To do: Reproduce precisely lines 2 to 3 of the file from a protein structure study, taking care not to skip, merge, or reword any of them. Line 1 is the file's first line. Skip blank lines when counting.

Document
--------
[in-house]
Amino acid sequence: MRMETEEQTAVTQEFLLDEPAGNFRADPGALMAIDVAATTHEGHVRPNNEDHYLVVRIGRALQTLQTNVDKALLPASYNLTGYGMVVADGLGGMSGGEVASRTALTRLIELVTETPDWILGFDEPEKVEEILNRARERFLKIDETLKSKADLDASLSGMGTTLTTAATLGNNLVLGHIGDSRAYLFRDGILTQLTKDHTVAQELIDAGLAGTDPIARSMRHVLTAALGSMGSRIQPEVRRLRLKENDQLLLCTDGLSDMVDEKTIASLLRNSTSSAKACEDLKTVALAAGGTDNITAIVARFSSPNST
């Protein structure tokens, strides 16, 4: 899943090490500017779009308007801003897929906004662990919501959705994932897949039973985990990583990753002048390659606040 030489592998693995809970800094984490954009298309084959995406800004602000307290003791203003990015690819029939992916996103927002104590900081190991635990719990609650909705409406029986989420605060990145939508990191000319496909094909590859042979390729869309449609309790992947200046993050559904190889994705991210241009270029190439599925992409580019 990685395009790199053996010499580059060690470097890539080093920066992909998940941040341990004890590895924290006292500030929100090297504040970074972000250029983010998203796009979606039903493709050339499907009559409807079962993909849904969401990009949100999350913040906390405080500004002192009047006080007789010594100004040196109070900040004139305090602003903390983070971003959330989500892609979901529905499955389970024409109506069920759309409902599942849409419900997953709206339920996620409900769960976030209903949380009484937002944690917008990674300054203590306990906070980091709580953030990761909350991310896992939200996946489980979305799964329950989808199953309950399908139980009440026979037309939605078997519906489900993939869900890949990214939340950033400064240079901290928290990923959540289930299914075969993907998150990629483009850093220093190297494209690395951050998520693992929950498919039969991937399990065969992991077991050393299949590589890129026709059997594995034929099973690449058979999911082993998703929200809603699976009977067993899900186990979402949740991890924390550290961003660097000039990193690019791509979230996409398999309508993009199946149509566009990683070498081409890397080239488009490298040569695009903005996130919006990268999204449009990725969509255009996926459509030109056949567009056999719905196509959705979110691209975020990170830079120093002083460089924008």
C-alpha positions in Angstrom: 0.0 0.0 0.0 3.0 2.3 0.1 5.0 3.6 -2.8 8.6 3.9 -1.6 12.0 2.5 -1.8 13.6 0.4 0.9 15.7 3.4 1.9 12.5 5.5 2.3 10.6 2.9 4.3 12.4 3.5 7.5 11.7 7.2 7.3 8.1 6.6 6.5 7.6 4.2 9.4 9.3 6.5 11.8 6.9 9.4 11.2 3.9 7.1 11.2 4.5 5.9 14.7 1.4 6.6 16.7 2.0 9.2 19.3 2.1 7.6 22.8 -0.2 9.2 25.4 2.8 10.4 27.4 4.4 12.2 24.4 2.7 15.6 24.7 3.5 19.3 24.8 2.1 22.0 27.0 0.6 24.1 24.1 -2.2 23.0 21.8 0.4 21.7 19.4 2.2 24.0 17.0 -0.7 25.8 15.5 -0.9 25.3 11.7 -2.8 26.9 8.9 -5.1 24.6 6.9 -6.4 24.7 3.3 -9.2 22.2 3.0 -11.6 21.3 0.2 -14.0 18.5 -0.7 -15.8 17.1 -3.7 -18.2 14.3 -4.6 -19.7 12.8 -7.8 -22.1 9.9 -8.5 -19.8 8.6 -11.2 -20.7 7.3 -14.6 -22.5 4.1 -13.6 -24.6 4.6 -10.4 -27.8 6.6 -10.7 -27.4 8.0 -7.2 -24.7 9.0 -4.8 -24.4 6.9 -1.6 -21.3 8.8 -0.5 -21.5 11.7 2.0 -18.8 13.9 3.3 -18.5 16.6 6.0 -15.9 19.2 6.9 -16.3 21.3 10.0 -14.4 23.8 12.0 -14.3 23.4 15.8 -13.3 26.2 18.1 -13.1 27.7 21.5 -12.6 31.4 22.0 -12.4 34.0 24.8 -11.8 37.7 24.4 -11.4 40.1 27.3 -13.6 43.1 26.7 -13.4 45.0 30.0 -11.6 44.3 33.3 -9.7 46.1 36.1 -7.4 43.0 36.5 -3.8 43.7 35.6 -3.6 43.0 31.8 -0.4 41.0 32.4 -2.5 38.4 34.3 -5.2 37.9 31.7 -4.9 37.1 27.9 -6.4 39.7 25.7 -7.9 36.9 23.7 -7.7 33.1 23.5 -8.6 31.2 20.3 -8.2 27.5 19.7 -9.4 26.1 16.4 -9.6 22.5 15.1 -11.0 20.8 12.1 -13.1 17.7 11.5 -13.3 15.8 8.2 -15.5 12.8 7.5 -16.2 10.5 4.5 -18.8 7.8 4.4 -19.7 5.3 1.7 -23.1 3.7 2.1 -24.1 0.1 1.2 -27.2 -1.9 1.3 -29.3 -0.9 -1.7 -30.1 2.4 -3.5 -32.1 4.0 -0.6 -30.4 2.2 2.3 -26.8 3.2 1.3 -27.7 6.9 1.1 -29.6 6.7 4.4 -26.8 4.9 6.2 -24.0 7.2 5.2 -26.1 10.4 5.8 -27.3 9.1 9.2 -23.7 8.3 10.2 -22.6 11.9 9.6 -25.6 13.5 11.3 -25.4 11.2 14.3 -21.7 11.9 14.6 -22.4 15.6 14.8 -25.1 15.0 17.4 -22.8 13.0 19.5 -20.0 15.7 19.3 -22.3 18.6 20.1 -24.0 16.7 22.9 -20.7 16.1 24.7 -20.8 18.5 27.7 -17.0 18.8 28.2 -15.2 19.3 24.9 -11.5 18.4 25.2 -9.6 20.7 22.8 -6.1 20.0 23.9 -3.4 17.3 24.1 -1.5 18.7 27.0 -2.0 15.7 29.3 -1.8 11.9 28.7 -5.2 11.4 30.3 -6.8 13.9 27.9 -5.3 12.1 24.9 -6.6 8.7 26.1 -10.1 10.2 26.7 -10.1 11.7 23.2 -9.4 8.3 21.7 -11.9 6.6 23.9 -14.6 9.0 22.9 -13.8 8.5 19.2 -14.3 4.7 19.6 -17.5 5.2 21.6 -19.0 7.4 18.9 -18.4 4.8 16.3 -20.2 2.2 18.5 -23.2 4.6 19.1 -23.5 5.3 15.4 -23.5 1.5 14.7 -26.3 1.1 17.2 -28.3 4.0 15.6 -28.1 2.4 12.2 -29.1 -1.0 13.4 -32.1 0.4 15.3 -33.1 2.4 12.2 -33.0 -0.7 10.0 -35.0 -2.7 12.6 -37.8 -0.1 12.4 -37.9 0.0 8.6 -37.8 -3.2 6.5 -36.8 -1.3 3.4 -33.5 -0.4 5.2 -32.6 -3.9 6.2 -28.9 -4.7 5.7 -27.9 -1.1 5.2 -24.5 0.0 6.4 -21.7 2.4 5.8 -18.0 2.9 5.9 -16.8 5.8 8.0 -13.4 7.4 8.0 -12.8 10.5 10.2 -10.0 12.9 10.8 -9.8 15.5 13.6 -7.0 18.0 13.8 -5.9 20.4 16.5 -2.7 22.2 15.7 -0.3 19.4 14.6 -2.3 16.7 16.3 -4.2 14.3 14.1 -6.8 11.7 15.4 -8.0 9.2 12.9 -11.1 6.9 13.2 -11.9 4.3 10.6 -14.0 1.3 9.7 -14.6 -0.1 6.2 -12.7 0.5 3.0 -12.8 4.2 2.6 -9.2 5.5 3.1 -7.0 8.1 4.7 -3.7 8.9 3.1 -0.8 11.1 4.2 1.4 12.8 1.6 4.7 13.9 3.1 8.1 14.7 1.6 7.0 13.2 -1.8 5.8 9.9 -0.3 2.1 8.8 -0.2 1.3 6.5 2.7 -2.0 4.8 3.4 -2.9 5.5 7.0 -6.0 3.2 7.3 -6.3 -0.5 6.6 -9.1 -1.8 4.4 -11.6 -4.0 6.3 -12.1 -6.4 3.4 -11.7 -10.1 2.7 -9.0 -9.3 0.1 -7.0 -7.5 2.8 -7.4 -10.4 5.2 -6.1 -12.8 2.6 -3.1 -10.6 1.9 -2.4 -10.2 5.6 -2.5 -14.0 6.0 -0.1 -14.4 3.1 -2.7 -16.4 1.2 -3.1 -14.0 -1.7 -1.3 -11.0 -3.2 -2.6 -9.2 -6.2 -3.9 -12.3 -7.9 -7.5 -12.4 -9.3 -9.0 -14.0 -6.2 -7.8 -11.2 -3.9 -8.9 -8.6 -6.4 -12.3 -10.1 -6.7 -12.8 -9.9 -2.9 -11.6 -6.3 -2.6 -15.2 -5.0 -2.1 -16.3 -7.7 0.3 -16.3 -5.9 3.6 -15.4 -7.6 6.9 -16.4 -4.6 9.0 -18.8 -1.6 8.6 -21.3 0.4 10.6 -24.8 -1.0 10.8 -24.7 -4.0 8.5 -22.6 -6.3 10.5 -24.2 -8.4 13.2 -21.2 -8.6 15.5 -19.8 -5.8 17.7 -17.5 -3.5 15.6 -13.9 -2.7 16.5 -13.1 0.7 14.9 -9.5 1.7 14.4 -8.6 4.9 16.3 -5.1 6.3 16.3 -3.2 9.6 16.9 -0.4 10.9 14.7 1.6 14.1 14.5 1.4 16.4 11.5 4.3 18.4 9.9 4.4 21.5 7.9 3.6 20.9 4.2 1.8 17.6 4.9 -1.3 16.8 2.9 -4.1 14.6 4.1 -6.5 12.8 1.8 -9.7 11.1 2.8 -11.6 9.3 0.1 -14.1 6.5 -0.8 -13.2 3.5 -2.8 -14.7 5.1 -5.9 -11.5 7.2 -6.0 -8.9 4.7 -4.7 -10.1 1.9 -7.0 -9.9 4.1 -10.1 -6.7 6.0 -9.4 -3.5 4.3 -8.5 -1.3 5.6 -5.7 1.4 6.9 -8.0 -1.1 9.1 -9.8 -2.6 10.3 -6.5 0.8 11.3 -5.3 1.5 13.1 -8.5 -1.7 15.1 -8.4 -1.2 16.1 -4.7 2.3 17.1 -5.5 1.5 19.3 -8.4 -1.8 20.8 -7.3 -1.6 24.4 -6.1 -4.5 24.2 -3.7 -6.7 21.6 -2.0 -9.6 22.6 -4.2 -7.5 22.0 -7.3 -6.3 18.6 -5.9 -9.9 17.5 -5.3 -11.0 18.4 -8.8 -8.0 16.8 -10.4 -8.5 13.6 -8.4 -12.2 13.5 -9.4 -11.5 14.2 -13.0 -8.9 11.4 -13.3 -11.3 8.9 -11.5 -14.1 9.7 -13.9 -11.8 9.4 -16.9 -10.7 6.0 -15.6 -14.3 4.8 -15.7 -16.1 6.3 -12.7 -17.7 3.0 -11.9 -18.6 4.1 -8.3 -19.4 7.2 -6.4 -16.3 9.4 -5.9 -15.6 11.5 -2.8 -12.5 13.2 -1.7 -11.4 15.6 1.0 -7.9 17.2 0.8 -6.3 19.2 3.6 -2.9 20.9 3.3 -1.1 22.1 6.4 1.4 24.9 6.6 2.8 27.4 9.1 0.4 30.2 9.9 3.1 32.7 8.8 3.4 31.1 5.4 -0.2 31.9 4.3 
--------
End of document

Amino acid sequence: MRMETEEQTAVTQEFLLDEPAGNFRADPGALMAIDVAATTHEGHVRPNNEDHYLVVRIGRALQTLQTNVDKALLPASYNLTGYGMVVADGLGGMSGGEVASRTALTRLIELVTETPDWILGFDEPEKVEEILNRARERFLKIDETLKSKADLDASLSGMGTTLTTAATLGNNLVLGHIGDSRAYLFRDGILTQLTKDHTVAQELIDAGLAGTDPIARSMRHVLTAALGSMGSRIQPEVRRLRLKENDQLLLCTDGLSDMVDEKTIASLLRNSTSSAKACEDLKTVALAAGGTDNITAIVARFSSPNST
């Protein structure tokens, strides 16, 4: 899943090490500017779009308007801003897929906004662990919501959705994932897949039973985990990583990753002048390659606040 030489592998693995809970800094984490954009298309084959995406800004602000307290003791203003990015690819029939992916996103927002104590900081190991635990719990609650909705409406029986989420605060990145939508990191000319496909094909590859042979390729869309449609309790992947200046993050559904190889994705991210241009270029190439599925992409580019 990685395009790199053996010499580059060690470097890539080093920066992909998940941040341990004890590895924290006292500030929100090297504040970074972000250029983010998203796009979606039903493709050339499907009559409807079962993909849904969401990009949100999350913040906390405080500004002192009047006080007789010594100004040196109070900040004139305090602003903390983070971003959330989500892609979901529905499955389970024409109506069920759309409902599942849409419900997953709206339920996620409900769960976030209903949380009484937002944690917008990674300054203590306990906070980091709580953030990761909350991310896992939200996946489980979305799964329950989808199953309950399908139980009440026979037309939605078997519906489900993939869900890949990214939340950033400064240079901290928290990923959540289930299914075969993907998150990629483009850093220093190297494209690395951050998520693992929950498919039969991937399990065969992991077991050393299949590589890129026709059997594995034929099973690449058979999911082993998703929200809603699976009977067993899900186990979402949740991890924390550290961003660097000039990193690019791509979230996409398999309508993009199946149509566009990683070498081409890397080239488009490298040569695009903005996130919006990268999204449009990725969509255009996926459509030109056949567009056999719905196509959705979110691209975020990170830079120093002083460089924008």